A nearly 50-year-old relic of Santee Cooper’s coal-fired, electric-generating history will soon disappear.
Demolition work will begin in May on Grainger Generating Station near Conway. The power plant on U.S. Highway 501 was decommissioned in 2012 after providing 166 megawatts since 1966, or enough for about 76,300 homes.
Indiana-based National Salvage and Service Corp. will set up its equipment on site May 4. Tearing down the idle structure will start the following week, with interior equipment removed first. In June, the old coal-conveying system will be dismantled. The most visible portions, the red-and-white-striped smokestacks, won’t come down until early 2016.
Crews will work six days a week and up to 12 hours a day during daylight hours taking the structure apart. Officials at the state-owned utility expect noise from the demolition work to be minimal.
Once the structure has been razed, the ground will be layered with soil and graded. By next summer, it will be a grassy plot of land.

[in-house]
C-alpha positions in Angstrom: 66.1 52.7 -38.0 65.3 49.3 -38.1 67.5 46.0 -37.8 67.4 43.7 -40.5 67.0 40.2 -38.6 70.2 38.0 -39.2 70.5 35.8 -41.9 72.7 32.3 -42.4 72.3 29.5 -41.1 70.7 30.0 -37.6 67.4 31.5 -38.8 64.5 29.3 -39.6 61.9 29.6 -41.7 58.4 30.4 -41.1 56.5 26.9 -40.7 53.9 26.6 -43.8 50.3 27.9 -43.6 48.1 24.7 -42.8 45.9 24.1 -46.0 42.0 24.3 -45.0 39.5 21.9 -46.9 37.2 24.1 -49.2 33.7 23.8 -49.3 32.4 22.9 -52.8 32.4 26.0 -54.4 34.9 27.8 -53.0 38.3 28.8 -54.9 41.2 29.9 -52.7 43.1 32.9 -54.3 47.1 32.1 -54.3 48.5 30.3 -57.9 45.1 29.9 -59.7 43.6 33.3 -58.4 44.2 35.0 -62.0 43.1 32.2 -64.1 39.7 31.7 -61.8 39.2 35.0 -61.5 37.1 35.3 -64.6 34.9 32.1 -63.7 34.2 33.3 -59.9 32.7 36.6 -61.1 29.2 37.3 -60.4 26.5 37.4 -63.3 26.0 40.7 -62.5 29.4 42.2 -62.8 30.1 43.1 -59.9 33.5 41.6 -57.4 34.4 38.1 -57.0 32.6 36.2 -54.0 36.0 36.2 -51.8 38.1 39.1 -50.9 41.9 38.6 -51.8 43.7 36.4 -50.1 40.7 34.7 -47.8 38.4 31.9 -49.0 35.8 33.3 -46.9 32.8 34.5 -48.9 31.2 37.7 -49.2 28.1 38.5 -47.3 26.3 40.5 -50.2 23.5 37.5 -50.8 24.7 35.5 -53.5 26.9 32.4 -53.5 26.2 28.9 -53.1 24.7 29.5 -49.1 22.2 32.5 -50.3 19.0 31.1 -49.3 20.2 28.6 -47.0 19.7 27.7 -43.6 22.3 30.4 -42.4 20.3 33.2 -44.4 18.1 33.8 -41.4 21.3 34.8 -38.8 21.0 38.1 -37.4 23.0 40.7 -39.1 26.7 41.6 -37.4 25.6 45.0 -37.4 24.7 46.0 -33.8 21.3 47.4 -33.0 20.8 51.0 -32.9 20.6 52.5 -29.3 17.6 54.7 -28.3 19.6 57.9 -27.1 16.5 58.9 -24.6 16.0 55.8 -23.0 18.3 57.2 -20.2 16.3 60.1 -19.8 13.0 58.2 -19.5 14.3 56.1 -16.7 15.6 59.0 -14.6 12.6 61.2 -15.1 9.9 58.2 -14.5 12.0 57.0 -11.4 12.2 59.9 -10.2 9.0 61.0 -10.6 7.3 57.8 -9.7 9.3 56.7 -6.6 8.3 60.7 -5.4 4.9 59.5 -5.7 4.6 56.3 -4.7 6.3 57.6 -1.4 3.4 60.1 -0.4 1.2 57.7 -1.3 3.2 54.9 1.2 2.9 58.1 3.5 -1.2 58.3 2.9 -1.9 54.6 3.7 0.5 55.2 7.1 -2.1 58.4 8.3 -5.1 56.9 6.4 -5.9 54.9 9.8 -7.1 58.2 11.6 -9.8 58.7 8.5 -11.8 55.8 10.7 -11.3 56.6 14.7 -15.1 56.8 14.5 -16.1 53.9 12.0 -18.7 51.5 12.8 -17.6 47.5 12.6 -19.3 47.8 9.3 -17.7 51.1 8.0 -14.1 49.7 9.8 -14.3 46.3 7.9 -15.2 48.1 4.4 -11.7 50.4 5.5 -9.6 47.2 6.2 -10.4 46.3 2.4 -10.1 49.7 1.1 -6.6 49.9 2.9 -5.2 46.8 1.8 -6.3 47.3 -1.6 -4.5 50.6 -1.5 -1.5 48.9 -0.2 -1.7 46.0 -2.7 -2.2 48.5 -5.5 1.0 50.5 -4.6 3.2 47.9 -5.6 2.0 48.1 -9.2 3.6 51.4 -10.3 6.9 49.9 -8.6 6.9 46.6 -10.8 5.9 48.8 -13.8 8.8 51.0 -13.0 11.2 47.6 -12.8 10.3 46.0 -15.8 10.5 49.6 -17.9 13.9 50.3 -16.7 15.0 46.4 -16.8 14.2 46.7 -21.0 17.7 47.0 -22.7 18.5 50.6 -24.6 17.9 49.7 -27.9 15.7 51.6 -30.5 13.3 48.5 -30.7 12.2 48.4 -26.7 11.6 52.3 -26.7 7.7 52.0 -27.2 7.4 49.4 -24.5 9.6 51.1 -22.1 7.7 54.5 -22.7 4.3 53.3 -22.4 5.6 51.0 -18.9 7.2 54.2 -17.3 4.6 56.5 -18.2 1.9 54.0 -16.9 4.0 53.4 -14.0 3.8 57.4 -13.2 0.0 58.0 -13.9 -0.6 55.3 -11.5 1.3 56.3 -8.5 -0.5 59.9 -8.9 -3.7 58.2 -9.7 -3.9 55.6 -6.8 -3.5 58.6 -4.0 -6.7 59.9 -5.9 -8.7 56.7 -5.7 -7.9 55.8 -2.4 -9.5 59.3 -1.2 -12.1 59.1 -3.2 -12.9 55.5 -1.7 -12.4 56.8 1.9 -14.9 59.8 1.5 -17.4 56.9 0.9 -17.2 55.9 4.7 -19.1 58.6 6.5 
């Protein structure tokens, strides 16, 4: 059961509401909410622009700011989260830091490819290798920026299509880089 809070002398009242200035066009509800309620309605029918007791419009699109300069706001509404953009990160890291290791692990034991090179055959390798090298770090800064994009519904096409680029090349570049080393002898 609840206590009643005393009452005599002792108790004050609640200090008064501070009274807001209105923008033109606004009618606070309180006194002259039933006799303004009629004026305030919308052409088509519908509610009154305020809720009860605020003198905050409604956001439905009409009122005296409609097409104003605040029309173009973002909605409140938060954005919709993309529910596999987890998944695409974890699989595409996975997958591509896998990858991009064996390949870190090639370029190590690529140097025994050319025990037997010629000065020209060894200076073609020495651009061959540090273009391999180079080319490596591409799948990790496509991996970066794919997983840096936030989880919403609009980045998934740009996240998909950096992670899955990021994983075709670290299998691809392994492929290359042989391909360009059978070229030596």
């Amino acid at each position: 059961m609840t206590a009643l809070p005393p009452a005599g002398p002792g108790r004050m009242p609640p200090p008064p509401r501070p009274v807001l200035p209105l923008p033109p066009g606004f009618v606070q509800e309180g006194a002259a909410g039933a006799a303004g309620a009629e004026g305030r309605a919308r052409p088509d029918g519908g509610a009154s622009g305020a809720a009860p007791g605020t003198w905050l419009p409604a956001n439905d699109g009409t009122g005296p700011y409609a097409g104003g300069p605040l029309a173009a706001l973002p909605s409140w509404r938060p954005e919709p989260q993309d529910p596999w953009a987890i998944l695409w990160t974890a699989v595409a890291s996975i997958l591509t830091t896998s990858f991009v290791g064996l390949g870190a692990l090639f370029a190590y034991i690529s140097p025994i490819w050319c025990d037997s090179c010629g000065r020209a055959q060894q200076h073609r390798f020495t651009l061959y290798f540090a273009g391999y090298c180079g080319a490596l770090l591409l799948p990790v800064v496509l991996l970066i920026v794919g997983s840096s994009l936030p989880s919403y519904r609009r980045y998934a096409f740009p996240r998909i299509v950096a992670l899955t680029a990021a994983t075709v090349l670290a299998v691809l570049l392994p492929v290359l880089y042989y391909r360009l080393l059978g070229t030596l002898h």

Ash recycling at Grainger’s two nearby ash ponds will continue through the dismantling process and over the next decade, Santee Cooper spokeswoman Nicole Aiello said. “Eventually, they will go back to their natural state,” she said.
“The Grainger Generating Station was instrumental in lighting the Grand Strand,” she said. “Because of their visibility, we felt it was important to bring the plant down to its natural state.”
Moncks Corner-based Santee Cooper also shut down two coal-fired units at its Jefferies Generating Station on Lake Moultrie when it mothballed the Conway plant. Two oil-fired units remain at Jefferies, but they are not used, Aiello said. There are no immediate plans for Jefferies’ fate.
The plants were shuttered because they were among Santee Cooper’s oldest fossil fuel-powered generators and the cost to upgrade them to new federal environmental standards was prohibitive.
Reach Warren L. Wise at 937-5524 or twitter.com/warrenlancewise.